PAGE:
opinion, is that eating meat and organs made us human, and the
species that chose to eat more plants went extinct...
anthropologists believe the Hadza are some of the direct descendants
of the original Homo sapiens who remained in the Rift Valley in
When asked why they choose to maintain their hunter-gatherer
lifestyle, being well aware of modern civilization all around them
and other tribes that have chosen to farm and keep herds of cattle
and goats, the Hadzi replied,
"We want to be free. We like to eat
meat. We want to be able to hunt and we like this lifestyle."
Another question that arose was what makes the Hadza happy?
Interestingly, this is more or less a non-issue.
their default state of mind.
"That is their default mode when they are in nature doing what
humans have always done," Saladino says.
"This is so interesting to
me. Here's this group of hunter-gatherers. They live in the bush.
They do not sleep on beds. They sleep on the ground in these
thatched huts that they build in a day. They're nomadic.
They have little camps... The camp that we went to was about 40 to 50
men and women with children, and they moved the camp three or four
times a year.
They have three or four camps that they've
established, and they know spots in the Lake Eyasi region.
them are better for the rainy season, some of them are better for
the dry season, and so the whole camp will move throughout the year
at different times …
They have fires for men and fires for the women. They live under
rock shelters. They sleep in the auspices of rocks and they are
profoundly healthy individuals.
They love their life because every
day they get to go play. For them, play and fun is hunting. The next
day, we got to see this because we went on a hunt with them. It was
It was so joyous and so simple."
of Organ Meats
Saladino recounts the hunt, noting how the organ meats were consumed
in the field.
After hunting down a baboon, the men created a fire to
burn off the hair, after which the animal was gutted. Intestines
were given to the hunting dogs, while all the other organs - heart,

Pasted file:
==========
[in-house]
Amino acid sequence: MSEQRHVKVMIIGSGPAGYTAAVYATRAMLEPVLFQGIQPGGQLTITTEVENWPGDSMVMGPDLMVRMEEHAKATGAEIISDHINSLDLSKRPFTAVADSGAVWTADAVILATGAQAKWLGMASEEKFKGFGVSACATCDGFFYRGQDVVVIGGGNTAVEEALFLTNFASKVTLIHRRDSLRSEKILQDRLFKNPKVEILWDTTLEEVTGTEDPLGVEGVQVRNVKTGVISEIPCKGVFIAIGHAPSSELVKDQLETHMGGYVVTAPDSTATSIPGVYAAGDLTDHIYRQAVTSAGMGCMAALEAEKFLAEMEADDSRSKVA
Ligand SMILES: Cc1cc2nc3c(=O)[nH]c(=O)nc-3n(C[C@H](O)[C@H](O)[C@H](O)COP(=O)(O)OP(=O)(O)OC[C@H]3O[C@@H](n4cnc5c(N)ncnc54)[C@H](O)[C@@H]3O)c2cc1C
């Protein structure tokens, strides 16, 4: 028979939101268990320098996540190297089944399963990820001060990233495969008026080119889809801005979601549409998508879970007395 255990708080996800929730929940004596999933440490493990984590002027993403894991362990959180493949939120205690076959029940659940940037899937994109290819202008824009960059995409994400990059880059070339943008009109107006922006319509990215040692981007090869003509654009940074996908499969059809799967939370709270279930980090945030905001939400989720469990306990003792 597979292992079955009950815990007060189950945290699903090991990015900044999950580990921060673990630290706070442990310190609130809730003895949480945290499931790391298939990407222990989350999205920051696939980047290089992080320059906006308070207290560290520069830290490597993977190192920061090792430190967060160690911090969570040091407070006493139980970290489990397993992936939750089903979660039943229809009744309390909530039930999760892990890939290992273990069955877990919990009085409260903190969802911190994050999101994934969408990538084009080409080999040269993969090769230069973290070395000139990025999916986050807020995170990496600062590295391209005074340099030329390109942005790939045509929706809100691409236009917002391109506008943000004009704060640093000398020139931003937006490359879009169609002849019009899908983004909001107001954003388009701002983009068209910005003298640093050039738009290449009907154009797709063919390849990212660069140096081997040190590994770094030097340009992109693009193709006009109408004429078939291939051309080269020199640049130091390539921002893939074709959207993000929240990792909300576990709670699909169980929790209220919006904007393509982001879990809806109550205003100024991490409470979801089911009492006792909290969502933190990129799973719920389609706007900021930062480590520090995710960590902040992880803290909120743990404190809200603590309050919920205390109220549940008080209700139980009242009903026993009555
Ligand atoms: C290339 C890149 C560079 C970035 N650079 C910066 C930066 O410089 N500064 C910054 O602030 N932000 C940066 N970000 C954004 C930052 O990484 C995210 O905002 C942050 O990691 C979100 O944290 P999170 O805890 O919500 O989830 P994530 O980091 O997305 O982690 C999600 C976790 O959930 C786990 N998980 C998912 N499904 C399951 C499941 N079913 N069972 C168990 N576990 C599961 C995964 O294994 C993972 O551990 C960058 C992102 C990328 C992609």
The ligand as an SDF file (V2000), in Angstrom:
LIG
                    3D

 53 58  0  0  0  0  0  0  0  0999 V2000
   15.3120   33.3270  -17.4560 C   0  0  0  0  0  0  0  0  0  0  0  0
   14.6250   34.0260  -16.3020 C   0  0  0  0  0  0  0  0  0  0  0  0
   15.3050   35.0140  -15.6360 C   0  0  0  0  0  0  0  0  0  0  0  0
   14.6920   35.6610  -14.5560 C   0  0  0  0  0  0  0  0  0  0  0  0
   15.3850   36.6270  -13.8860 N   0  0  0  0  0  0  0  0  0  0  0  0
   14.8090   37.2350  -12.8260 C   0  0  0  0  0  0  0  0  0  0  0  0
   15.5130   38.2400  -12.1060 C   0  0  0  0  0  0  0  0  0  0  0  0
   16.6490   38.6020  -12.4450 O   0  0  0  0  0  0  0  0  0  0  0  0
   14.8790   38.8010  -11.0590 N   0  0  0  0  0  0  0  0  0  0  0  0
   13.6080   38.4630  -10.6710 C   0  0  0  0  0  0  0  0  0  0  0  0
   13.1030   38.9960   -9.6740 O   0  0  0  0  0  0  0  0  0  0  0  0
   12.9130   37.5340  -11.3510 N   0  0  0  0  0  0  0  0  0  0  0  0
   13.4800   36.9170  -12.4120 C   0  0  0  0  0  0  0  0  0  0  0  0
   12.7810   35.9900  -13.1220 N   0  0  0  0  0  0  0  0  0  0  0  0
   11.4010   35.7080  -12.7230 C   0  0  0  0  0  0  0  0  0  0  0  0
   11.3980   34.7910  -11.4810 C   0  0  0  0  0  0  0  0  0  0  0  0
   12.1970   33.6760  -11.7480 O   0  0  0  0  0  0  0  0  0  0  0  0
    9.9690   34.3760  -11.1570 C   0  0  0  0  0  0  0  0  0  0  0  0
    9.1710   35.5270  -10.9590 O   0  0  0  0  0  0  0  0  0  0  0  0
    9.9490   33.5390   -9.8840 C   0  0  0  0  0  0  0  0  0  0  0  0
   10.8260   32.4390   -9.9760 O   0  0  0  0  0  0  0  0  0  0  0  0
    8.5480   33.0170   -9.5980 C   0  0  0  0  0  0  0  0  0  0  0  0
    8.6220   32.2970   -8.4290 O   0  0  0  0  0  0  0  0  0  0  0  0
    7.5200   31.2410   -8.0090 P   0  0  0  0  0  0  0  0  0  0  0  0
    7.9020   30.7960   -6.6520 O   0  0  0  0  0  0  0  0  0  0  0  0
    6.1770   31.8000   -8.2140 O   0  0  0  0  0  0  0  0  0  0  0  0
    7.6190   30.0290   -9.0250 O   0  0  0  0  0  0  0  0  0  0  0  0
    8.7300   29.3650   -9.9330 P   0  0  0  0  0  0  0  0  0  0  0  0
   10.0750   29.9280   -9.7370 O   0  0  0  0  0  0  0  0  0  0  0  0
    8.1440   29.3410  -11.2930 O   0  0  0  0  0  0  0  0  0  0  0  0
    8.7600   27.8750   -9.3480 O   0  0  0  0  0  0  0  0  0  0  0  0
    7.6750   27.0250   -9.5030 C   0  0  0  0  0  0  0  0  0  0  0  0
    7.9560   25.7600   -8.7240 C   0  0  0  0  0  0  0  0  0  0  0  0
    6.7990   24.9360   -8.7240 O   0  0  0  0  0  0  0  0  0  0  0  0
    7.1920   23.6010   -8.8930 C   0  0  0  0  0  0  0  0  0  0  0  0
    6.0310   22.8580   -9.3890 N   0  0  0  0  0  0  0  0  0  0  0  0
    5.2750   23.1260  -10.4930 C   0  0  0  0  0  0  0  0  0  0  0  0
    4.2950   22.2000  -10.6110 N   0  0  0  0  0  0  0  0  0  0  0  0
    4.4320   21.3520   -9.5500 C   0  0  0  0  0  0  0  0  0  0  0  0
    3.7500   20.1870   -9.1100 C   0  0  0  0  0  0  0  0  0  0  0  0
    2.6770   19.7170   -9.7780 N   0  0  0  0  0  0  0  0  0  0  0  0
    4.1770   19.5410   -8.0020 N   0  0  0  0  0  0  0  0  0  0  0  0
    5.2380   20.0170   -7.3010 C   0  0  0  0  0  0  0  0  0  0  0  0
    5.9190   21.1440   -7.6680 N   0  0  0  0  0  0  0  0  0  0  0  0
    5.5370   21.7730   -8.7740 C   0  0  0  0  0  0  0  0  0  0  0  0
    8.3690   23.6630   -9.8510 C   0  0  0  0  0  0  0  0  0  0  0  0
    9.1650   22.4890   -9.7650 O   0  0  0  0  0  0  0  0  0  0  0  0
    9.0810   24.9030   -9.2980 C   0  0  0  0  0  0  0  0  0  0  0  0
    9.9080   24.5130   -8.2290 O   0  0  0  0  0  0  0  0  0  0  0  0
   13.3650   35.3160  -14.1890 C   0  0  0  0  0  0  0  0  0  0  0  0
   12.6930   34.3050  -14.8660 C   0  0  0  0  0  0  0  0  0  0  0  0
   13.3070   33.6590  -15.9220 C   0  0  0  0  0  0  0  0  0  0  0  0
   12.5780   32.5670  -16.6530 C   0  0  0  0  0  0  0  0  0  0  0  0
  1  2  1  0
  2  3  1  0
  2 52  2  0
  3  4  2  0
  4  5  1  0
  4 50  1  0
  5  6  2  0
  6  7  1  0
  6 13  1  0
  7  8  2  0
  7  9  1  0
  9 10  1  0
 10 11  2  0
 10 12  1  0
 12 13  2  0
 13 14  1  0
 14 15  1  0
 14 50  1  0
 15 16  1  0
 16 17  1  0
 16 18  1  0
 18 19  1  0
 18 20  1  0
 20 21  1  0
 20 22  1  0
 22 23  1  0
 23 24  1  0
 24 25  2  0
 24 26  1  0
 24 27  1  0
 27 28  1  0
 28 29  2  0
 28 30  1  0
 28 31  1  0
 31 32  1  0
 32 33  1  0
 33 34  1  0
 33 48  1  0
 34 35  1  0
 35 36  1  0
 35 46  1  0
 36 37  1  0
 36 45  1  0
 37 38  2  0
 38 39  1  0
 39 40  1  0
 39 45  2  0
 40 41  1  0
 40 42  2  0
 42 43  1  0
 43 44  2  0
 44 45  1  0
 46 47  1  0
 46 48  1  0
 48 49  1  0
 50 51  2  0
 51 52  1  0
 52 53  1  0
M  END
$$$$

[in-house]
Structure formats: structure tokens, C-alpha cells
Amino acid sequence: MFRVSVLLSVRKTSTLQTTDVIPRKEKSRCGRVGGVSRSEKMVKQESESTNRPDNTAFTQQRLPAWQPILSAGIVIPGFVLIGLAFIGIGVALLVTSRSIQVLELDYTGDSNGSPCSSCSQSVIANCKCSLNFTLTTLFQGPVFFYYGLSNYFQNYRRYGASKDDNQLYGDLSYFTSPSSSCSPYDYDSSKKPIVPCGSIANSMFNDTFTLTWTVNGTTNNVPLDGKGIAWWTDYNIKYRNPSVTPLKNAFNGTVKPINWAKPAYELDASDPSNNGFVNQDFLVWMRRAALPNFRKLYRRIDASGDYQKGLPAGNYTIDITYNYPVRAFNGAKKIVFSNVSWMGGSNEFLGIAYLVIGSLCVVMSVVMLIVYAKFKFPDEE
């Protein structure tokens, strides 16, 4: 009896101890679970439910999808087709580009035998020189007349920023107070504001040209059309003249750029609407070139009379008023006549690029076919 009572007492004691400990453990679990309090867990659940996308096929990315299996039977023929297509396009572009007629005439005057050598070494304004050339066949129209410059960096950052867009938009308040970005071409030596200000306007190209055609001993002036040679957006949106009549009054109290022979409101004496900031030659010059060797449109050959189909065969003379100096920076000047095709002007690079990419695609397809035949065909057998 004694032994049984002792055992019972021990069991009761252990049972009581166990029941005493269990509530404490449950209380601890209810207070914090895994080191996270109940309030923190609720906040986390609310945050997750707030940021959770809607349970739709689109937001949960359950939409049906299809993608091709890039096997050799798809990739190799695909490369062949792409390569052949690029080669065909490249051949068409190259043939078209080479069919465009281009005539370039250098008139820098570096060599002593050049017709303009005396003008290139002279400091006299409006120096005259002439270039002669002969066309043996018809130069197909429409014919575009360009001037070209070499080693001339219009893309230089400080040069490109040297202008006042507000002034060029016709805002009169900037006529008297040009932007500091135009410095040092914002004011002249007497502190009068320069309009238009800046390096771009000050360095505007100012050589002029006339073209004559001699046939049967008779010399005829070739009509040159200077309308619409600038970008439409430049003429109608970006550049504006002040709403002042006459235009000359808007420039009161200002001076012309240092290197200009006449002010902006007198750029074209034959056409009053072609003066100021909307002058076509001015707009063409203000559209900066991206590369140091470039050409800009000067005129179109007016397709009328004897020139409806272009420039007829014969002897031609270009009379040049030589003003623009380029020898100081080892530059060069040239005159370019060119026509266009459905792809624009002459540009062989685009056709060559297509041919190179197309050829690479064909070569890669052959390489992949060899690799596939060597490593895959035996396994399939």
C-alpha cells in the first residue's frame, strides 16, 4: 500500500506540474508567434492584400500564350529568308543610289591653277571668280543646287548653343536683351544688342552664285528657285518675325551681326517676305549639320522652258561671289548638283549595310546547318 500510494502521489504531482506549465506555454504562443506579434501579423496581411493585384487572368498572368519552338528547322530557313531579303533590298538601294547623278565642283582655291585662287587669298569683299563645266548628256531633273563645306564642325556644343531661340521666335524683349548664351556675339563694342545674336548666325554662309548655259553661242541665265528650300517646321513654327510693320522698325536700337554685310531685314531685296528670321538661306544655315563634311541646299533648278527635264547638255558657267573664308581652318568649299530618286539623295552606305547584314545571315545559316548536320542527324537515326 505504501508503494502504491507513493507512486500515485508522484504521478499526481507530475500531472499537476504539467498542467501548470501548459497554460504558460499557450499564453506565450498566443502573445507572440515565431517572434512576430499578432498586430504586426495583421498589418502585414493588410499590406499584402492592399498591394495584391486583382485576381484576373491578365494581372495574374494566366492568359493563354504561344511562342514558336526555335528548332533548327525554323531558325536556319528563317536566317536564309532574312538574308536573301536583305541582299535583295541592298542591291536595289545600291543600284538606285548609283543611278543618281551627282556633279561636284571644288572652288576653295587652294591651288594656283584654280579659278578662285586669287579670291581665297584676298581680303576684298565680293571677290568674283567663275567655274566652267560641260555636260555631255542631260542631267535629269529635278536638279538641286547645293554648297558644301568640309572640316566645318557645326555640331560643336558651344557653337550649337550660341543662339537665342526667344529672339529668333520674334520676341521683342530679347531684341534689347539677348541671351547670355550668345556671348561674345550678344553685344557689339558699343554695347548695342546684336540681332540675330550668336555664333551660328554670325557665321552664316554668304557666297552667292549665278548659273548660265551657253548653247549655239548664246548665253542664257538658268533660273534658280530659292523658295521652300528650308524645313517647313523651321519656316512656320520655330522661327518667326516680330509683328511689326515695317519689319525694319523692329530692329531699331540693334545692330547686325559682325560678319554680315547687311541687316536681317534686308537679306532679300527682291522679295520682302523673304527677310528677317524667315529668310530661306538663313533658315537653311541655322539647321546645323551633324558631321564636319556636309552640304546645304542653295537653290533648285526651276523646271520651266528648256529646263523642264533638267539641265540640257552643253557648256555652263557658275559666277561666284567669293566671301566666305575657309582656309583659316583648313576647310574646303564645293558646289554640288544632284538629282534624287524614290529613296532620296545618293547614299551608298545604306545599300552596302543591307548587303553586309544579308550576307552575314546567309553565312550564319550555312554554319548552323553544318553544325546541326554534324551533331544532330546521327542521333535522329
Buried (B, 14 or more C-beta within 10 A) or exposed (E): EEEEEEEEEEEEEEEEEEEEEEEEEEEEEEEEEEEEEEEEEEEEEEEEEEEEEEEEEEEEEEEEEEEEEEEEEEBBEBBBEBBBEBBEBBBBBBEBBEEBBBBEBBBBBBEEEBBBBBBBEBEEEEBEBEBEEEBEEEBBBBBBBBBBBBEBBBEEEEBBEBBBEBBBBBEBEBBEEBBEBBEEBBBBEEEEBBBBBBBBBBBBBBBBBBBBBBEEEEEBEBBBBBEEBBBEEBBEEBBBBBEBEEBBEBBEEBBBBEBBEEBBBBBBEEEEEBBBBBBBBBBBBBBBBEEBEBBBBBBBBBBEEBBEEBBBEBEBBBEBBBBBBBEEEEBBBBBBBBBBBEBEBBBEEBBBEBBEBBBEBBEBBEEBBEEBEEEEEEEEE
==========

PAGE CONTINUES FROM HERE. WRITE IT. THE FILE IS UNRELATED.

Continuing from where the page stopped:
liver, lungs, spleen, kidneys and pancreas - were cooked on the open
fire and shared among the hunting party.
Nothing is wasted, not even
the bones, which are broken to extract the marrow.
They also eat the connective tissue, which is high in collagen, and
the skin. The internal organs, which are the most highly prized, are
called epeme, and according to the local lore, the epeme must be
shared among all the men of the tribe.
If a hunter chooses not to,
bad things will happen to them.
The hunter responsible for the kill
is rewarded with the most valuable organs, however, such as the
brain, which Saladino says was "delicious."
While they might not understand individual nutrients, they clearly
know that if you eat these organs, you will be more vital.
why I think it's so important for humans to get back to eating nose
to tail, to eating those organs," Saladino says.
while the Hadza diet has been described as high in fiber, Saladino
The tubers they collect are extremely fibrous. So much so, you
cannot actually swallow it. You have to chew it and spit out the
fibers, so in reality, their diet is low to moderate (at best) in
"The other thing I want to mention about eating the tubers was that
there was no bathroom to wash my hands in.
Nor did I want to because
I'm very interested in soil-based organisms and the interaction of
our microbiome with our environment.
Everyone believes that the Hadza have a healthy, diverse microbiome because they eat a
Well, No. 1, they don't eat a high-fiber diet. No. 2, they probably
have a healthy, diverse microbiome because they live in nature and
they are inevitably taking inputs, information from nature, in the
form of dirt and soil-based organisms.
This is something that I've always expected and it's a complete
paradigm shift. And, as we know, adding fiber to the diet does not
increase alpha diversity, and removing fiber does not decrease alpha
What does increase alpha diversity?
Well, living in nature increases
alpha diversity probably because you're eating dirt, and there was
definitely dirt on my hands and my fingers, and dirt on this tuber
as I'm holding it in my mouth.
The Hadza are not a dirty people
They do not smell. They don't use deodorant. They don't have bad
breath. I was really close to them a lot of the time in the bush
hunting. They don't have body odor. Yet they don't bathe that
We were there for a week and they didn't bathe."
Their microbiome is most likely the reason for their lack of body
odor, as malodorous armpits are due to specific axillary bacteria.